Take the 2-minute tour ×
Stack Overflow is a question and answer site for professional and enthusiast programmers. It's 100% free, no registration required.

just a very short question on using Backbone.js with LocalStorage:

I'm storing a list of things (Backbone collection) in LocalStorage. When my website is open in multiple browser windows / tabs and the user in both windows adds something to the list, one window's changes will overwrite the changes made in the other window.

If you want to try for yourself, just use the example Backbone.js Todo app:

  1. Open http://backbonejs.org/examples/todos/index.html in two browser tabs
  2. Add an item 'item1' in the first tab and 'item2' in the second tab
  3. Refresh both tabs: 'item1' will disappear and you'll be left with 'item2' only

Any suggestions how to prevent this from happening, any standard way to deal with this?


share|improve this question

3 Answers 3

up vote 4 down vote accepted

The issue is well-known concurrency lost updates problem, see Lost update problem in Concurrency control. Just for your understanding I might propose the following quick and dirty fix, file backbone-localstorage.js, Store.prototype.save:

save: function() {
    // reread data right before writing
    var store = localStorage.getItem(this.name);
    var data = (store && JSON.parse(store)) || {};
    // we may choose what is overwritten with what here
    _.extend(this.data, data);

    localStorage.setItem(this.name, JSON.stringify(this.data));

For the latest Github version of Backbone localStorage, I think this should look like this:

save: function() {
  var store = this.localStorage().getItem(this.name);
  var records = (store && store.split(",")) || [];
  var all = _.union(records, this.records);
  this.localStorage().setItem(this.name, all.join(","));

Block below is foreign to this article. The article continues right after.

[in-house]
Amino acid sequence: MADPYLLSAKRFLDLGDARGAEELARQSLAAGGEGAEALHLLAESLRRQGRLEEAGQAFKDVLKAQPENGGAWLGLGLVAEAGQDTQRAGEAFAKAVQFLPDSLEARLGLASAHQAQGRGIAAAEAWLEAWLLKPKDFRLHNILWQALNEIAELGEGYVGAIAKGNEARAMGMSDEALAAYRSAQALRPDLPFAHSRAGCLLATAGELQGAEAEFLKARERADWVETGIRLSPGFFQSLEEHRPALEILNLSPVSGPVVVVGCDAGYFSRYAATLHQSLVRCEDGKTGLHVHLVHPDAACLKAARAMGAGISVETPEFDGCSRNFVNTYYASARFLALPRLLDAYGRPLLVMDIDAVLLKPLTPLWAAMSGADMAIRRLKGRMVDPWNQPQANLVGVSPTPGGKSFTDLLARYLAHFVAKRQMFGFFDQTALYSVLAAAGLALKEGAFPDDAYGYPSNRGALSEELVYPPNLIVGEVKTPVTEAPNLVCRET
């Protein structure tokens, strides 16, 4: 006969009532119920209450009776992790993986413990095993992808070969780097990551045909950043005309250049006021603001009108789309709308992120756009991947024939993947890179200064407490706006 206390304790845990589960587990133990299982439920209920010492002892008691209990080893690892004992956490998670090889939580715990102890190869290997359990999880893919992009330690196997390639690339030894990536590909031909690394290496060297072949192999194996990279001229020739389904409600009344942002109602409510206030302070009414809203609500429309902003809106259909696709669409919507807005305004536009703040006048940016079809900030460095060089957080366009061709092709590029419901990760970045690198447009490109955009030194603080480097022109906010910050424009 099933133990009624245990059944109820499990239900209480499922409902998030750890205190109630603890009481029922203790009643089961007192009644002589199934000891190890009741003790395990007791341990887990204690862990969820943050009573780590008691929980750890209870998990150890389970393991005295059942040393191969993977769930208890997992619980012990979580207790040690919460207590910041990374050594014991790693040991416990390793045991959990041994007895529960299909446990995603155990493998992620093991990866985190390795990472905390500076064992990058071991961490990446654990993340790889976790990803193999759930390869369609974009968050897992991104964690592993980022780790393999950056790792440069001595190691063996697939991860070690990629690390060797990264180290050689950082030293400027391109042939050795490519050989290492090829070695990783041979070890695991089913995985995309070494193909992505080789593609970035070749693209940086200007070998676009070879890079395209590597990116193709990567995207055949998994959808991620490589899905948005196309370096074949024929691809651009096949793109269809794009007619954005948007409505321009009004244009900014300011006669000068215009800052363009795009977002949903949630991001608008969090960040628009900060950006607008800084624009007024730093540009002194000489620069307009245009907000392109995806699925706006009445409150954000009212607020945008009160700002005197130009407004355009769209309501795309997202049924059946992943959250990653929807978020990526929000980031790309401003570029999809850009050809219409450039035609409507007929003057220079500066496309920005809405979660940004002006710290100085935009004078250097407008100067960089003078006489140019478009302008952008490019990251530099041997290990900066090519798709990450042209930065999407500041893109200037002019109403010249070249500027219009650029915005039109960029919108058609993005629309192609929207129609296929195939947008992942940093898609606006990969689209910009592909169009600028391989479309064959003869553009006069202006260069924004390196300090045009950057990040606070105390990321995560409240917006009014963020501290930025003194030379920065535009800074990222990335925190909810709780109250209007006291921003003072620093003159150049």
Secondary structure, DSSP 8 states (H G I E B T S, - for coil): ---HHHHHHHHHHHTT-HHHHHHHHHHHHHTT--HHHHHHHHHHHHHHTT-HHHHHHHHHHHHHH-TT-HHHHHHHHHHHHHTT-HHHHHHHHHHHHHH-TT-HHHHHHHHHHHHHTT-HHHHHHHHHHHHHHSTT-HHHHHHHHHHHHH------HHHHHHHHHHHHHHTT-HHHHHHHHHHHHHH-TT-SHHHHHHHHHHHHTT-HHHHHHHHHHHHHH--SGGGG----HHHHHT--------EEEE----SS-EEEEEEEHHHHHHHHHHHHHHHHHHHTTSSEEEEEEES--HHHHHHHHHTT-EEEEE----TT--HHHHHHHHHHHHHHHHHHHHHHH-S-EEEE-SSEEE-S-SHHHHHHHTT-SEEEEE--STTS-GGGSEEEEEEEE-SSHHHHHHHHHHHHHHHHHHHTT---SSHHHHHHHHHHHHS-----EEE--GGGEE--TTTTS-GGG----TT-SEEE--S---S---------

share|improve this answer
Thanks! Just the hint I needed. I know it's kind of a hack but it does the trick. –  user1151506 Jun 7 '12 at 22:29
I edited your response to include code that works with the latest Github version of Backbon localStorage. –  user1151506 Jun 7 '12 at 22:35
Hey how do you go about clearing it? –  Lion789 Oct 20 '13 at 3:10
i meet the problem in my company today. thank you very much for the quick fix! it really helps! –  尤川豪 Dec 27 '13 at 3:36

You may want to use sessionStorage instead. See http://en.wikipedia.org/wiki/Web_storage#Local_and_session_storage.

share|improve this answer
This is the correct answer. There's only a local-storage adapter for backbone.js , backbonejs.org/docs/backbone-localstorage.html you will have to write your own implementation to use session-storage –  Ahmad Alfy Jun 7 '12 at 10:36
Sorry, I should have been more clear. What I want is localStorage, as I need the data to be persisted between sessions. Just take the above Todo list as an example: You don't want your todo list to be cleared when you close the tab or browser window. The next time you come back to your app, you want it to be there. –  user1151506 Jun 7 '12 at 11:15
Imagine you opened two windows, filled different data in, closed both, opened a new one. Which of the two previously closed it should take data from? You need full-fledged authorization and authentication then. –  Yaroslav Jun 7 '12 at 11:35
No, I don't want to identify or authenticate any users. It's a much simple case. Again, the Todo app as an example: Imagine you have it open in two browser tabs. If you add todo items in both tabs, you don't want the data of either the first or the second tab. Obviously you want both. If you add a todo item in both tabs, you want BOTH items to be stored in local storage, not the later added item overwriting the first one. –  user1151506 Jun 7 '12 at 13:02

Yaroslav's comment about checking for changes before persisting new ones is one solution but my suggestion would be different. Remember that localStorage is capable of firing events when it performs actions that change the data it holds. Bind to those events and have each tab listen for those changes and view re-render after it happens.

Then, when I make deletions or additions in one tab and move over to the next, it will get an event and change to reflect what happened in the other tab. There won't be weird discrepancies in what I'm seeing tab to tab.

You will want to give some thought to making sure that I don't lose something I was in the middle of adding (say I start typing a new entry for my to-do list), switch to another tab and delete something, and then come back I want to see the entry disappear but my partially typed new item should still be available for me.

share|improve this answer
This solution has better user experience. –  Yaroslav Jun 7 '12 at 16:57
This solution seems formally more correct and would be less of hack, true! But it comes with a lot of quirks or lack of support in IE, Safari and Chrome. Just tried it and it works well in FF but not really in Chrome, which is why I went with the hack mentioned above. –  user1151506 Jun 7 '12 at 22:37

Your Answer


By posting your answer, you agree to the privacy policy and terms of service.

Not the answer you're looking for? Browse other questions tagged or ask your own question.